Credit Management Practices and Loan Performance of Commercial Banks in Kenya
Mburu, Irene Muthoni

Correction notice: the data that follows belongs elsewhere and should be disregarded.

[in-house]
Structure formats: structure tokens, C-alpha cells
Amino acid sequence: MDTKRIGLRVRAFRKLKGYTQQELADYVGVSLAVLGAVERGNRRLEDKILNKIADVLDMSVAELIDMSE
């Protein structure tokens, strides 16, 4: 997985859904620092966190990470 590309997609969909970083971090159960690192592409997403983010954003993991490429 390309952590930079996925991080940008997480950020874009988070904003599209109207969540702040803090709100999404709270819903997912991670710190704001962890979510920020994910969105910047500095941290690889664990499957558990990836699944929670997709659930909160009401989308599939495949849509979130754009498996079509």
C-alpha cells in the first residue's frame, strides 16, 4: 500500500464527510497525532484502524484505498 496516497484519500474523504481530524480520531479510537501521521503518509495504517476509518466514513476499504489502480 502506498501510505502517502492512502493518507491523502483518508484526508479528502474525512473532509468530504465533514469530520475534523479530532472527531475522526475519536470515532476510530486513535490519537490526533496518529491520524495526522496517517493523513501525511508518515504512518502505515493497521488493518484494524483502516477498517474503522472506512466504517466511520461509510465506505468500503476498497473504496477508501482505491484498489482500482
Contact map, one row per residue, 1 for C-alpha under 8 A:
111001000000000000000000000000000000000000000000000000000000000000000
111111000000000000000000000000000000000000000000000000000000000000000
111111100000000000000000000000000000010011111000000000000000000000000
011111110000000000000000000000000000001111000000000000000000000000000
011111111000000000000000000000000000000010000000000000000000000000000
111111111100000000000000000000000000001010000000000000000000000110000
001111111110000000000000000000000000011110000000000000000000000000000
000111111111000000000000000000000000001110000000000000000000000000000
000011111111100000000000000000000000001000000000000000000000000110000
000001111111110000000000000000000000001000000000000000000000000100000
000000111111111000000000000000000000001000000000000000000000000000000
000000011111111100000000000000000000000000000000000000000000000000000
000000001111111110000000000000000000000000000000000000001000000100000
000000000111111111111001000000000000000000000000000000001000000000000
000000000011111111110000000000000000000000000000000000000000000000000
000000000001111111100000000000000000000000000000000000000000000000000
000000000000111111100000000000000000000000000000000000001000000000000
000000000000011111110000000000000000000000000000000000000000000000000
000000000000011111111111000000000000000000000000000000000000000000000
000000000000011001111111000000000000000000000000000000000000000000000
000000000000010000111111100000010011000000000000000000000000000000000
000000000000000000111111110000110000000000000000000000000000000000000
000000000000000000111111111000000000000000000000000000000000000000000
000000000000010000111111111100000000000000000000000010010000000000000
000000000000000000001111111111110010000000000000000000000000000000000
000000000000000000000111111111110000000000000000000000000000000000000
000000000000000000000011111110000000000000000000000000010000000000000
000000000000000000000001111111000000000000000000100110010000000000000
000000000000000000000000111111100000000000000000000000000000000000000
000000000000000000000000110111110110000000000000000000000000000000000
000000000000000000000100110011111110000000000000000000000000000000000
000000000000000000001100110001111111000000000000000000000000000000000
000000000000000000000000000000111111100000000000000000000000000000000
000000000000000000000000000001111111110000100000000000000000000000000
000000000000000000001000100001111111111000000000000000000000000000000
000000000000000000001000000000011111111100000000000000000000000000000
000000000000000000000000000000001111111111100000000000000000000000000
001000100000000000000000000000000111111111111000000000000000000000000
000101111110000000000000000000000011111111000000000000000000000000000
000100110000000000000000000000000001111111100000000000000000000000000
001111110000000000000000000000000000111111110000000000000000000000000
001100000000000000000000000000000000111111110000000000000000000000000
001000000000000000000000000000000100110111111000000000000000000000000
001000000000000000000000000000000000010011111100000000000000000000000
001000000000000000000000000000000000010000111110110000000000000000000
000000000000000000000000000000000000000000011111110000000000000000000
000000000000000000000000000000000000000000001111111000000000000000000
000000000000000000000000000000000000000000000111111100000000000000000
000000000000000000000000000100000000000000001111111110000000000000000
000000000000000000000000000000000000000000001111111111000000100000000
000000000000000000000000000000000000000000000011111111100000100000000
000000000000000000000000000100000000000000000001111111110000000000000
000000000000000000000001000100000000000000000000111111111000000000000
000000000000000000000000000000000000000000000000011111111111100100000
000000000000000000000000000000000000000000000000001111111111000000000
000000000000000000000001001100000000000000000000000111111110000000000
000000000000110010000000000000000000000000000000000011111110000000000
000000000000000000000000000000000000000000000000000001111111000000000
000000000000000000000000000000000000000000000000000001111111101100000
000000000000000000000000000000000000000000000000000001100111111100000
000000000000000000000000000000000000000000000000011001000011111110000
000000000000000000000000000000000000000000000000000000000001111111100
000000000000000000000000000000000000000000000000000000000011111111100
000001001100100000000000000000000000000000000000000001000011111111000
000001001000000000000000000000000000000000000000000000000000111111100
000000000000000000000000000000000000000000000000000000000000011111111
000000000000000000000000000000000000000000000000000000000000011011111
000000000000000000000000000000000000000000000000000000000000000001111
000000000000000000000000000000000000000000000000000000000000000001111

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Commercial banks in Kenya as per the World Bank report were recording higher nonperformance in loans than the standard globally in spite of Kenya having the most stable and developed banking system in East and Central Africa region. Commercial banks non-performing loans for five years from 2015 to 2018 averaged eleven percent which was higher than the recommended rate of six percent. In Kenya, banks’ nonperforming loans remain higher than the recommended rate which could be due to inadequate credit management practices. The study therefore aimed at examining the effect of credit management practices on loan performance of commercial banks in Kenya. Specifically, the study sought to establish the effect of debt collection policy, client appraisal and lending policy on the loan performance of commercial banks in Kenya. The study also determined the moderating effect of the central bank regulations on the relationship between credit management practices and loan performance. The underpinning theories of the study were Asymmetric Information theory, 5Cs model for credit and Credit risk theory. The study used explanatory research design and the research philosophy adopted was positivism. The target population was 44 commercial banks in Kenya using census approach. Both primary and secondary data were used, where primary data was collected through structured questionnaires and related to credit management practices while secondary data was obtained from review of existing bank loan records in relation to loan amount advanced and non-performing loans for a period of four years from 2015-2018. The data collected was analyzed using both descriptive and inferential statistics with the help of SPSS version 22. Descriptive statistics used included mean, frequencies and standard deviation. Multiple regression analysis was used to test the study hypothesis. The study found out that debt collection policy and lending policy had a significant effect on loan performance of commercial banks in Kenya. However, client appraisal had no significant effect on loan performance of commercial banks in Kenya. The study further found that Central Bank regulations had no significant moderating effect on the relationship between credit management practices and loan performance. Therefore, the study concluded that the current level of loan performance by the commercial banks may be largely attributed to the efficiency of the credit management practices that are put in place. The study faced limitations whereby some of the respondents were reluctant to take part in the research and also questionnaire administration was a challenge. This was controlled by sorting permission from relevant bodies prior to commencement of the study and using pick and drop method when administering the questionnaires. The study recommended that commercial banks to regularly evaluate and update credit management practices framework that are capable of ensuring that all credit risks are identified and recorded from departmental level to the institution at large. The study further recommended that Central bank of Kenya to continuously assess and update credit management practices and the central bank regulations. The Government through regulating bodies should thus establish credit policies that regulate traditional and emerging credit practices among financial institutions.